Propaganda played a huge part in WWII. Lies, distortions, and half-truths were spread by all sides to motivate the people and deceive the enemy.
In the dying days of the war, two particularly huge lies caught the imaginations of the German people.
Uniting to Fight the Soviets
As the forces of the Western Allies advanced through France and the Low Countries into Germany, the whole world seemed to be against the Germans. Even their former partners, the Italians, had switched sides. In the face of German aggression; capitalist America, conservative Britain, and Communist Russia were unlikely yet firm allies.
Many Germans believed the Allies were about to fall out.
While the Allies advanced into Germany, rumors circulated of tensions between them. The Americans, British, and other western nations had long been opposed to Communism. According to the gossip, they were about to turn on their Soviet comrades. Once the Allies had advanced far enough through Germany, they would join the beaten forces of the Reich. Together, Germany and the Allies would sweep east, wiping out the Soviet menace.
Why Would Anyone Believe It?
After six years of bitter warfare and terrible atrocities, few things were further from the minds of the Allied commanders. So why were Germans, including senior officers, willing to believe the rumor?
Attitudes toward the Allied nations, especially Britain, played a part. German aristocrats and officers saw kindred spirits in the British. Some in the Nazi party had always hoped to ally with Britain rather than fight that nation. Even the Americans had more in common with the Germans than they did with the Russians, both culturally and in the racial ideology that shaped Nazi German thought. According to that logic, they were natural friends.
The Germans themselves had betrayed Russia earlier in the war, breaking their alliance immediately before the surprise invasion of 1941. A precedent had been set.
At the heart of the rumors sat Joseph Goebbels, the Nazi Minister of Public Entertainment and Propaganda. He spread the lie, as he had so many others. It was a desperate attempt to shape reality to his will, to give hope to men facing defeat.
In retrospect, there was an element of truth to it. Russia and the West were rushing to outmaneuver each other in the final days of the war. The Cold War was coming. Less than a year after the war ended, the first Soviet spy was arrested in Britain, Dr. Alan Nunn May.
All those involved recognized the necessity of their alliance. They did not turn upon each other until Germany was utterly defeated.
What Difference Did It Make?
It is hard to tell exactly how much difference the lie made. Most Germans preferred to be captured by the Americans rather than the Russians, which stiffened the fighting in the east as well as encouraging surrenders in the west.
One of the men whose actions were most clearly shaped by the myth was General Lothar Rendulic, commander of Army Group South. He ordered troops not to blow bridges on the route of the American advance. He even wrote to General Patton, asking him to send medical supplies through the lines for the beleaguered German forces, a request which Patton treated with incredulity.
Even at the point of surrender, his belief in a German alliance with the victors shaped Rendulic’s actions. He had his forces on both fronts withdraw to surrender to the Americans. When he met the American commanders, he struggled to believe they would not go on to fight the Soviets. He warned Patton he would regret it if they did not work together against communism.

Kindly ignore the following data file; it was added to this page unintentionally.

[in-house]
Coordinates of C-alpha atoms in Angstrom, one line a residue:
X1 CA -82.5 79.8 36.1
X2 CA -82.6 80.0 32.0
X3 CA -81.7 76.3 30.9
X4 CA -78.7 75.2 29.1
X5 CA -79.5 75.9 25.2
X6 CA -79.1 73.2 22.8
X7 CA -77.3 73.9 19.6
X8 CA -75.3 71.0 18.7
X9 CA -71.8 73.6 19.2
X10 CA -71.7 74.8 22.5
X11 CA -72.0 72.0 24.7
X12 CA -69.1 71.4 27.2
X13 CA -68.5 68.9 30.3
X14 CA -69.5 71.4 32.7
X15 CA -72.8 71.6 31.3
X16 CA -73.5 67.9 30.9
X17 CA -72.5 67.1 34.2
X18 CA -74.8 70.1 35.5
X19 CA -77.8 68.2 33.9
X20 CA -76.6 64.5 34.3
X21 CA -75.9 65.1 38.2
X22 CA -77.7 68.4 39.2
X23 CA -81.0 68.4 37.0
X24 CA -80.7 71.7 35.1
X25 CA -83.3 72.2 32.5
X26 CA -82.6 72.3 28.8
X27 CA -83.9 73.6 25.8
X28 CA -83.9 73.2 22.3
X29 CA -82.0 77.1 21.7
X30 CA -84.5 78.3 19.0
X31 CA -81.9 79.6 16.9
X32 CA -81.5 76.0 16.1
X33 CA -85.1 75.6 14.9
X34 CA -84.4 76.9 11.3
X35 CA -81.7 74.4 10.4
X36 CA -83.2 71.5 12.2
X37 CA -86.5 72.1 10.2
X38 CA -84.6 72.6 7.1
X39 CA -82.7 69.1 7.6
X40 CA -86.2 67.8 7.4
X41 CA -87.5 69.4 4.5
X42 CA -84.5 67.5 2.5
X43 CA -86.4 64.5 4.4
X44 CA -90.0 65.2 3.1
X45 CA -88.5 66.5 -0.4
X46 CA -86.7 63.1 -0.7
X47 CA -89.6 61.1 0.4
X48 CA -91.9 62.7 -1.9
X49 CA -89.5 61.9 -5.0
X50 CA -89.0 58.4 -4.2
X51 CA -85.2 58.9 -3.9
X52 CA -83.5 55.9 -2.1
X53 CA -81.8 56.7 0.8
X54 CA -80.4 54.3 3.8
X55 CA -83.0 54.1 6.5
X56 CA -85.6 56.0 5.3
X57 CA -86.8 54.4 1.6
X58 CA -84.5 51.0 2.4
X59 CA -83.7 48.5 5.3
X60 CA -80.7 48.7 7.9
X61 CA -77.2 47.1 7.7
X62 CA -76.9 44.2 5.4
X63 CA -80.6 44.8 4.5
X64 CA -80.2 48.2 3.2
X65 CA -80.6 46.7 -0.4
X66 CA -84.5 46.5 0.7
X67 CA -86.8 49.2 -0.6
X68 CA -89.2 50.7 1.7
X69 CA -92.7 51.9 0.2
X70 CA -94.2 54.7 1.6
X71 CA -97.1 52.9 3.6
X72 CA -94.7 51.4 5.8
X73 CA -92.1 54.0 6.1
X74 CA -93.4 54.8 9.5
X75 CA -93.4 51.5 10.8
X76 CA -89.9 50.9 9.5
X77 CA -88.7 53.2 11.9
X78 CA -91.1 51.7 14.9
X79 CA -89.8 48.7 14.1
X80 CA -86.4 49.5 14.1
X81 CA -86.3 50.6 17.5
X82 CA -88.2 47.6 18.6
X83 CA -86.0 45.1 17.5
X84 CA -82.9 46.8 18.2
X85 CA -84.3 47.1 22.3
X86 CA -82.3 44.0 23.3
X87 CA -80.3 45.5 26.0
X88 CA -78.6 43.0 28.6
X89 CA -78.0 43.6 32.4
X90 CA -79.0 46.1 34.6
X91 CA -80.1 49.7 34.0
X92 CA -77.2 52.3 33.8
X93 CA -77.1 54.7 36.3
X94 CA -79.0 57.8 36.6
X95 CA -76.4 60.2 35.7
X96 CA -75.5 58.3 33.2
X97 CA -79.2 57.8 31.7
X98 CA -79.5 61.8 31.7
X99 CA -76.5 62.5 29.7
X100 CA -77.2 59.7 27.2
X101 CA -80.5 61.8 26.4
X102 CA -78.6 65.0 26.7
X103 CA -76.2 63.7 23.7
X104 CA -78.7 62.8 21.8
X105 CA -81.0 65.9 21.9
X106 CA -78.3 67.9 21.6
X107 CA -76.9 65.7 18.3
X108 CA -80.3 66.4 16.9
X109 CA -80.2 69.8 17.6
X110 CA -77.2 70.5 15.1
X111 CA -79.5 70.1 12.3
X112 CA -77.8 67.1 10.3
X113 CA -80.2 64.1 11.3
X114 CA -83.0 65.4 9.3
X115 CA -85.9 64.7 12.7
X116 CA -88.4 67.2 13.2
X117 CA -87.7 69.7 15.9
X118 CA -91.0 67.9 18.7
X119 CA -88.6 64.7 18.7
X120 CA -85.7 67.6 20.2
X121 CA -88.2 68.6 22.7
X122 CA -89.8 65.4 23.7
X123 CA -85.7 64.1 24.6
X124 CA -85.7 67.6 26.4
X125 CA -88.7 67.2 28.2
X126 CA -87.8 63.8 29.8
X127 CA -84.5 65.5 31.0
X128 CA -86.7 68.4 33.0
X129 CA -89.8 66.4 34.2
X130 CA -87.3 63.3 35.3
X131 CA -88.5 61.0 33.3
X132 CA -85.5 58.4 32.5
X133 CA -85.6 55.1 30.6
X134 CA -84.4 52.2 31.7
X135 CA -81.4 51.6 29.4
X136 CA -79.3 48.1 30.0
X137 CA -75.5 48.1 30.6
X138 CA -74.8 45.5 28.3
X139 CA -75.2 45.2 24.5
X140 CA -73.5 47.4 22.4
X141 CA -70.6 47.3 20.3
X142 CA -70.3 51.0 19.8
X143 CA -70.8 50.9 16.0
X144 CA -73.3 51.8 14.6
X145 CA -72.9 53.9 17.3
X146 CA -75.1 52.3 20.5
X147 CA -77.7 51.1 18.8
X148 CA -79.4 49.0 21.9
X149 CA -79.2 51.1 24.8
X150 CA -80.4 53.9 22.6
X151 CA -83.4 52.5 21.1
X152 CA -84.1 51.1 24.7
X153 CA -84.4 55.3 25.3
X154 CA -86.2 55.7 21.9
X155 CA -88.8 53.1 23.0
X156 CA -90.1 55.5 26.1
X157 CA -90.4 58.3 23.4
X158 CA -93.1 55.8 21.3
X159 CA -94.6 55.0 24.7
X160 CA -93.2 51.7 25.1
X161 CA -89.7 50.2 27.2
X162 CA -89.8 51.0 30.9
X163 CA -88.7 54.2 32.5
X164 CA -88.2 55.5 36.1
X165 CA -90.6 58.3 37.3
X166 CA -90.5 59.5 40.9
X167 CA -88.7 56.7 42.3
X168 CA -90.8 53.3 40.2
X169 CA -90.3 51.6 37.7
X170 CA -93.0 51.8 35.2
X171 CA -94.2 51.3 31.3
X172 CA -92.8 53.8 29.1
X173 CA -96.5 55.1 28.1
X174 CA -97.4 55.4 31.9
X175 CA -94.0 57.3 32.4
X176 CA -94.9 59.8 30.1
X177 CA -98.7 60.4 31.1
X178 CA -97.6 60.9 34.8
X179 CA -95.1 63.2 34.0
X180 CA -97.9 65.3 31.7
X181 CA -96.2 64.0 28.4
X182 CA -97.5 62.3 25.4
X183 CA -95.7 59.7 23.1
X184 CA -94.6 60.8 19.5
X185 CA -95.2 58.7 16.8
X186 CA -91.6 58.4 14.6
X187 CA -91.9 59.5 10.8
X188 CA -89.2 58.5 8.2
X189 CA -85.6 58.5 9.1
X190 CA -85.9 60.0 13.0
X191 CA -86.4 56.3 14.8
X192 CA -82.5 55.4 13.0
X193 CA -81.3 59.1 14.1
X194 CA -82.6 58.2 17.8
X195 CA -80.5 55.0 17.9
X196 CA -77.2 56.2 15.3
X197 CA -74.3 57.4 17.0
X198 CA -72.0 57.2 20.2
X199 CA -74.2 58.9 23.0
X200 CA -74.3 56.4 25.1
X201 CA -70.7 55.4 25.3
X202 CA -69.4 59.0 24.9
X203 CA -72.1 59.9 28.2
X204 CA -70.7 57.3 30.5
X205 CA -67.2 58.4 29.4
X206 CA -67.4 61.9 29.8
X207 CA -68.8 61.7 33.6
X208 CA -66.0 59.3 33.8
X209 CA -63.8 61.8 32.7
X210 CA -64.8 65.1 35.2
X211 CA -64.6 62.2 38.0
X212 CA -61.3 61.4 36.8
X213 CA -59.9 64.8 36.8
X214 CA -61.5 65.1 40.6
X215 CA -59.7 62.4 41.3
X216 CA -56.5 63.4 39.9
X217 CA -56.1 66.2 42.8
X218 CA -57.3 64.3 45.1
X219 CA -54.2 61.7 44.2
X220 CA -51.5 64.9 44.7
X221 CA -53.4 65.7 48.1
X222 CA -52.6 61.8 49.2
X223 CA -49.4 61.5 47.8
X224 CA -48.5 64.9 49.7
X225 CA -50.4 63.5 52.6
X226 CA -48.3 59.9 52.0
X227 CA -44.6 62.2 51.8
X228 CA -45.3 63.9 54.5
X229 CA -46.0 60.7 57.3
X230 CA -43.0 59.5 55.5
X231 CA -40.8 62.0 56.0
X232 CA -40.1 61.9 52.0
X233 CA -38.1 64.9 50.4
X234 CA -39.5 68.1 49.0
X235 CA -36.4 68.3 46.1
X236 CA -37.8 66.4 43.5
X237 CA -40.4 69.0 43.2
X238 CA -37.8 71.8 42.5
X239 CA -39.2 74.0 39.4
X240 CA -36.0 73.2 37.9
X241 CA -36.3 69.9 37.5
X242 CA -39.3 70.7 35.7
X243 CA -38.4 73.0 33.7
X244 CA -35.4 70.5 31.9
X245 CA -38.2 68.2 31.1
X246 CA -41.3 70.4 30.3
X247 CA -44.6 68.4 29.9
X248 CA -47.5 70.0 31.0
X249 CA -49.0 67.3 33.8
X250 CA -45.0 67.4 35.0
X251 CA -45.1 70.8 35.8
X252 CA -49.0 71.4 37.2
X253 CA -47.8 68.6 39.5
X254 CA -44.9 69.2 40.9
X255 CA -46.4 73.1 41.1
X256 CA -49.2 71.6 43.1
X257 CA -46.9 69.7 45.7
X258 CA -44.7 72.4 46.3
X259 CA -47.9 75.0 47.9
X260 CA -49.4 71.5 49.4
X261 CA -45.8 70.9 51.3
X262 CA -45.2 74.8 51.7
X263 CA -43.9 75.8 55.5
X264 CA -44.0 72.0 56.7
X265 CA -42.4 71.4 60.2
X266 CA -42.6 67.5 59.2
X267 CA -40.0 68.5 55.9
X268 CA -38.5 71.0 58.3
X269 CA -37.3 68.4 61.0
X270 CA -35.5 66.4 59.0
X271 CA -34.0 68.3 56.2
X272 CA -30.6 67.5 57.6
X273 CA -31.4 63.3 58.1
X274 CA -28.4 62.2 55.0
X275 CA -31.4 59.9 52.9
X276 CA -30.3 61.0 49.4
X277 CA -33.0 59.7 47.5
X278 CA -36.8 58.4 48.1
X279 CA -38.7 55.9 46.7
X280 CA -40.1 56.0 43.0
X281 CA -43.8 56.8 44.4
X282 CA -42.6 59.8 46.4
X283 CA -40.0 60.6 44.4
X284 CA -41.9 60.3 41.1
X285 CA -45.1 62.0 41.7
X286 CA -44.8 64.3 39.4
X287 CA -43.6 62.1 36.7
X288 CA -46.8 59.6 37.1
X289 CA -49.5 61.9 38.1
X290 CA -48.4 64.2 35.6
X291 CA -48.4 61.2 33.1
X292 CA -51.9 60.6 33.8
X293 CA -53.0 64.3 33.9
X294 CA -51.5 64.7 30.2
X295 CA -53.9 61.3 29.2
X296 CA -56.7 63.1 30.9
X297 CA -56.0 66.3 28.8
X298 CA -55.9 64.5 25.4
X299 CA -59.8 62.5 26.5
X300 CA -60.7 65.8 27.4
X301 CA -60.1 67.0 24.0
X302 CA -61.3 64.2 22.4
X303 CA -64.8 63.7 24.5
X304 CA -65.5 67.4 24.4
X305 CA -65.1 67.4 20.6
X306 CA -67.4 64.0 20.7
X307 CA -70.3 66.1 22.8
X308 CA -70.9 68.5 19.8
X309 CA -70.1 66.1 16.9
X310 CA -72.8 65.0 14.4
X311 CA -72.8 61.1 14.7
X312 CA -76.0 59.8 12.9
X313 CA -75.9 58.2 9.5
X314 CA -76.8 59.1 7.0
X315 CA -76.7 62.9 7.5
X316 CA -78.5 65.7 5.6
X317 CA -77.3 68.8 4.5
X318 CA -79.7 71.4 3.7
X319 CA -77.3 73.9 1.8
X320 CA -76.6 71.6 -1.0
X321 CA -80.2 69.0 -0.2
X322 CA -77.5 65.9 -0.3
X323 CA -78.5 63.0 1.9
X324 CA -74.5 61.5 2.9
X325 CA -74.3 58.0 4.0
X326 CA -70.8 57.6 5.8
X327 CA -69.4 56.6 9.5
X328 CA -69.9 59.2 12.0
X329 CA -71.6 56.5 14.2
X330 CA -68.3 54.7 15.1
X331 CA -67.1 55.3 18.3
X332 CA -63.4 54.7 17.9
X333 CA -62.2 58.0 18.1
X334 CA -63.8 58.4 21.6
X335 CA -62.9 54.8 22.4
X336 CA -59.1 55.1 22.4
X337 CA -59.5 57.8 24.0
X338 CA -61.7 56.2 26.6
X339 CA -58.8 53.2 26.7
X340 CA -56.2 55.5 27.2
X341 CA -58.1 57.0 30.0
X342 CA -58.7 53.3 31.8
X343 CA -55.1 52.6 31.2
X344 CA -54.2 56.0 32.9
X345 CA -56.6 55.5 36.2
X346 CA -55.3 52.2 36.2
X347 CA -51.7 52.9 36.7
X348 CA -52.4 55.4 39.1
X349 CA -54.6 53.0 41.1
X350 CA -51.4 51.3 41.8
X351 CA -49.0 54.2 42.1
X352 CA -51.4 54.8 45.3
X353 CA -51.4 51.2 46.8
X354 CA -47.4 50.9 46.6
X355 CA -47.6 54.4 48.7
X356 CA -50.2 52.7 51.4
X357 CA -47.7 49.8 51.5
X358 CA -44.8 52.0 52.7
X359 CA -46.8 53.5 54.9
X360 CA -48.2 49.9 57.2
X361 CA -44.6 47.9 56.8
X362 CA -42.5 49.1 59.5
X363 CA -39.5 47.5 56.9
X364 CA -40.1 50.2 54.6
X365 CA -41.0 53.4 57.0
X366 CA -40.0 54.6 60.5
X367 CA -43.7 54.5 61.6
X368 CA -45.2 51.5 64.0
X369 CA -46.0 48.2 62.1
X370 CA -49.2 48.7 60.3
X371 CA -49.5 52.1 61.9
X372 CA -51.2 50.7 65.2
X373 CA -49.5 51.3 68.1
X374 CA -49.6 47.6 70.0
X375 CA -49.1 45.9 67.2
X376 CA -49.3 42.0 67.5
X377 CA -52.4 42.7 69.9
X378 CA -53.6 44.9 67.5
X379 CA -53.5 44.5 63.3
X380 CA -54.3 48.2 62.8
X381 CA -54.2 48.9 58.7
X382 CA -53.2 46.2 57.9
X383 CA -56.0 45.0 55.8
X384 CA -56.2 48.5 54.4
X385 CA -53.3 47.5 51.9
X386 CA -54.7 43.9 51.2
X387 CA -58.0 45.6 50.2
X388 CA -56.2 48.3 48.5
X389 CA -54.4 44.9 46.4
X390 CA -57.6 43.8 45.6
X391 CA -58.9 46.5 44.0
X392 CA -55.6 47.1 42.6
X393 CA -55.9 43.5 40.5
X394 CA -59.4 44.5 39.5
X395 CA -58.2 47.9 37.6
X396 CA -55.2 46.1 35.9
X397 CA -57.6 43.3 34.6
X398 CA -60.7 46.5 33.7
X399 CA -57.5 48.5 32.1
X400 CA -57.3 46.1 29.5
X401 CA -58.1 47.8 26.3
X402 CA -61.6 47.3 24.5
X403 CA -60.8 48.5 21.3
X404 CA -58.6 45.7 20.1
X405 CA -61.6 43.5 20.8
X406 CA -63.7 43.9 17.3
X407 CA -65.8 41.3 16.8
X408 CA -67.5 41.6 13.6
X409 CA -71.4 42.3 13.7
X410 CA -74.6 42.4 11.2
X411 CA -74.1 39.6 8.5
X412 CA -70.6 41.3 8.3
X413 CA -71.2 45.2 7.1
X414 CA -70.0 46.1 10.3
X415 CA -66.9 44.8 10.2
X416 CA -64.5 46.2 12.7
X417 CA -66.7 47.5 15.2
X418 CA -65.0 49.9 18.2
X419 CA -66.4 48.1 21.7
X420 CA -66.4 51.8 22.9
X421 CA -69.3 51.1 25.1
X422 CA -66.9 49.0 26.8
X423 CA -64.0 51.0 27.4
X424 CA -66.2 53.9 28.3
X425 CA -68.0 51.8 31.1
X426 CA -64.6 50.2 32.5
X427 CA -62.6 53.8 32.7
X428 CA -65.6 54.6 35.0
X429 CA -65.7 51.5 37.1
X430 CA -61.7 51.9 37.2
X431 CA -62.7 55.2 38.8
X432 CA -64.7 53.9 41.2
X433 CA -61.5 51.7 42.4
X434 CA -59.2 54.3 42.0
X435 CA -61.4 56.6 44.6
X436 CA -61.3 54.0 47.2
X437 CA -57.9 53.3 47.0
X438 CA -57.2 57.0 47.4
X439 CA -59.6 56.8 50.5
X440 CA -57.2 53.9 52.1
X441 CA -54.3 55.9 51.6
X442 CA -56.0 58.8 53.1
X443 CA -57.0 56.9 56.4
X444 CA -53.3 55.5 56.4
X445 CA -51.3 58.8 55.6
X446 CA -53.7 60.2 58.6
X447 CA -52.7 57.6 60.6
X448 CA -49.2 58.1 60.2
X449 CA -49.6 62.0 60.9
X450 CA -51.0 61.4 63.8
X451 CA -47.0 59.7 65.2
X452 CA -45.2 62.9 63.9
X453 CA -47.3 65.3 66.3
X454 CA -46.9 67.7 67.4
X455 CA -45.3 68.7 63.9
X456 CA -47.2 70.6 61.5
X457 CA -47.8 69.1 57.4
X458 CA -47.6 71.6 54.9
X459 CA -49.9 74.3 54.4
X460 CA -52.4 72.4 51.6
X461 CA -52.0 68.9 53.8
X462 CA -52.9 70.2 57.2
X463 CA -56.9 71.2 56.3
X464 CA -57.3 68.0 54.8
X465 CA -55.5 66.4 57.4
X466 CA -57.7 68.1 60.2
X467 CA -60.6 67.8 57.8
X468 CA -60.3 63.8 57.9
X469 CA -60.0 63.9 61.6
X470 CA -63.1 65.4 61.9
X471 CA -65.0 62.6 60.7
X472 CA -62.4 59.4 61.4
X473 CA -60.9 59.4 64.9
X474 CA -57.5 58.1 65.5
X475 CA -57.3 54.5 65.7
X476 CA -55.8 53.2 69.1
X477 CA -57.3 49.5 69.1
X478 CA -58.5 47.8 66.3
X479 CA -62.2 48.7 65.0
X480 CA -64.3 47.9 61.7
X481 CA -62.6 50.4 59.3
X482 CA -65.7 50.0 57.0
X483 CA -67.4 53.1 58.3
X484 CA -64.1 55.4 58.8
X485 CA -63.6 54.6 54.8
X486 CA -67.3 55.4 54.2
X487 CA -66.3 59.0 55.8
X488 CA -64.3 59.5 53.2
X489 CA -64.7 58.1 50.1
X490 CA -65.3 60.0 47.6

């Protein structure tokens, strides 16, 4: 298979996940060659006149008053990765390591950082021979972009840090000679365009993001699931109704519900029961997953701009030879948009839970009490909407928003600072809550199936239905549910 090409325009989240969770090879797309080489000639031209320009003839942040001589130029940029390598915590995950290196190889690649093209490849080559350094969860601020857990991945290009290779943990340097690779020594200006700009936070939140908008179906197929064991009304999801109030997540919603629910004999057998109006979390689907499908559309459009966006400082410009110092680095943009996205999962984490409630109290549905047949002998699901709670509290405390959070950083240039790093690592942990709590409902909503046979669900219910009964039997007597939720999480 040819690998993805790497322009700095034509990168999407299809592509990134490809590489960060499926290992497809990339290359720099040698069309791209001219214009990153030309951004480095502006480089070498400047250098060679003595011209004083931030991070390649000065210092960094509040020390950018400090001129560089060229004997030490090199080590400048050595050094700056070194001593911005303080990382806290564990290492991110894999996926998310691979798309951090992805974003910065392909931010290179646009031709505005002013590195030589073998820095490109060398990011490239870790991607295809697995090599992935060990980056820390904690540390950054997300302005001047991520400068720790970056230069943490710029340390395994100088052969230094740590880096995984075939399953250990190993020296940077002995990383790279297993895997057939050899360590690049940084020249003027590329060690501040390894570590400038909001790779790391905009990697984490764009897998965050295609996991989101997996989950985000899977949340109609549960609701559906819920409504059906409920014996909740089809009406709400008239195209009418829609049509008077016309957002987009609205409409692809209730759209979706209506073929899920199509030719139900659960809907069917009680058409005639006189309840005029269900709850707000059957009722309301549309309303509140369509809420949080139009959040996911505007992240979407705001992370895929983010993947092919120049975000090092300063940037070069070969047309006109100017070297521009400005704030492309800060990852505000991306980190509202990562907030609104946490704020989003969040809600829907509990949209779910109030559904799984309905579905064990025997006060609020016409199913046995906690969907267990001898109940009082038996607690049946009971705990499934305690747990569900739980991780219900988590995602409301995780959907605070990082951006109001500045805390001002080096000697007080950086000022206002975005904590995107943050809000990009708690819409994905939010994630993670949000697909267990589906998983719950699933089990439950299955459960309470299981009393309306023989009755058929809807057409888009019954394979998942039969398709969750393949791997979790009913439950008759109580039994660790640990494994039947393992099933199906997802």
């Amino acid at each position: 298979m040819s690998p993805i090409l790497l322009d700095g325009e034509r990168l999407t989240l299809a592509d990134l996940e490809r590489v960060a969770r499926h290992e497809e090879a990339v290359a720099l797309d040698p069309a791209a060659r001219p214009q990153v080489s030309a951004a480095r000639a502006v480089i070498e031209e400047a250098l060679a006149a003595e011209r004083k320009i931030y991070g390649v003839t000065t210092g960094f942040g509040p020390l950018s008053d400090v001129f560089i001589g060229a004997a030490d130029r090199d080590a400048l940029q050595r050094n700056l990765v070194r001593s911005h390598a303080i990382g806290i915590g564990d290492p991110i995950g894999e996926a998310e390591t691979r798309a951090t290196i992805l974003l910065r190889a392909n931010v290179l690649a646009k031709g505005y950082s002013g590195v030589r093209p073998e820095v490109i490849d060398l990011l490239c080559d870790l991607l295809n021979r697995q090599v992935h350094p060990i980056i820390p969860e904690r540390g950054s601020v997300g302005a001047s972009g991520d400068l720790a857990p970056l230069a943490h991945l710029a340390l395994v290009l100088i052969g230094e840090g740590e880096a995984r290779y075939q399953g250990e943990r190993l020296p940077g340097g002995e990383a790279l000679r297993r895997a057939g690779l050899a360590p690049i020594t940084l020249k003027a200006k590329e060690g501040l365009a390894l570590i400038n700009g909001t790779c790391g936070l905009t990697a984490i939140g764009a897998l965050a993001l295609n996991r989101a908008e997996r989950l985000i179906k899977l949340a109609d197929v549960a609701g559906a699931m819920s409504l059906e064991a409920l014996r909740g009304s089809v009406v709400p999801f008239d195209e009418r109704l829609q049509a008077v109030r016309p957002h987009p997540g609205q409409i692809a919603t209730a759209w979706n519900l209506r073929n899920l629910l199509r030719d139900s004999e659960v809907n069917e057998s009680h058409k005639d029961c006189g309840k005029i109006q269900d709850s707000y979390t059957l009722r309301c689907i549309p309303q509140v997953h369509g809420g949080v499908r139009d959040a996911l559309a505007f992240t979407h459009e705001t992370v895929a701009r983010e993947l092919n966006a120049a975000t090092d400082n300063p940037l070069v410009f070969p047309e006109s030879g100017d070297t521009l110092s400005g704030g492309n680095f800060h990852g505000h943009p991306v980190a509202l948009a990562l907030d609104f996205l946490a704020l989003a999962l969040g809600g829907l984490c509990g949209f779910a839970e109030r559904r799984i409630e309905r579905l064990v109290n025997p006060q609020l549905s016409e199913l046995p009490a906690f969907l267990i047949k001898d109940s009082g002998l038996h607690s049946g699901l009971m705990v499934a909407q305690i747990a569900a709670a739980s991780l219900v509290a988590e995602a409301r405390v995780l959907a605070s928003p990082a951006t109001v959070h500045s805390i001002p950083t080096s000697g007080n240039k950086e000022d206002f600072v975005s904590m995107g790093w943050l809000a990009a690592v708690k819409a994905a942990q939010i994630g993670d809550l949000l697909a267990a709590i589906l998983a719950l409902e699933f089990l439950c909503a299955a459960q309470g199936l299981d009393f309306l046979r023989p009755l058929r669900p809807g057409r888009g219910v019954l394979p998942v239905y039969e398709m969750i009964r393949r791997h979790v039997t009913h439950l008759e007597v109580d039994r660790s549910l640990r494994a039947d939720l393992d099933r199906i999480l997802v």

Goebbels’s lie could only shape events so far. Rendulic and his men were taken as POW’s, not brought into a new alliance.
The Alpine Redoubt
Although he bought into one lie, Rendulic did not believe the other great lie of the late war; the Alpine Redoubt.
The Alpine Redoubt was a plan put forward by Heinrich Himmler earlier in the war. The idea was that, in the event of defeat, German forces would retreat to an area of the Alps. There, they would take up fortified positions and hold out against the enemy. The Reich would live on in an extended mountain fortress.
Despite Himmler’s urging, Hitler never seriously considered the Alpine Redoubt plan. He was unwilling to face the possibility of defeat, never mind a plan for it. However, the idea spread and in the last days of the war many turned their minds hopefully to the redoubt.
Why Would Anyone Believe It?
Himmler’s plan was important in making the rumor plausible. Secrets were central to the way the Nazis worked. It was believable that a mountain fortress was being prepared in secret, just like the hidden weapons labs of Poland or the unreported horrors of the concentration camps.
Hitler had a taste for mountainous fortified bases. From Rastenburg in the east to Soissons in the west, he had a string of bases built throughout his empire, where he could live in comfort while commanding his forces. Why not one more?
What Difference Did It Make?
By the end of the war, most German troops were exhausted and looking to surrender. Some turned toward the Alps in the hope of fighting on. As the Reich collapsed, Hitler even ordered commando leader Otto Skorzeny to gather men and head south, to make a stand in the mountains. When he reached Vienna, Skorzeny found that the Nazi commander had convinced himself that troops were coming to continue the fight, even though no such forces existed. Only the most desperate and determined were heading for the Alps.
The Allies also bought into the myth of the Alpine Redoubt. As they advanced across Germany, forces were diverted to deal with it. As General Omar Bradley said, “the Redoubt was too ominous a threat to be ignored.”
Rumors and a handful of desperate men were not enough to save the Reich. The Alpine Redoubt distracted the Americans, but it could not protect their enemy.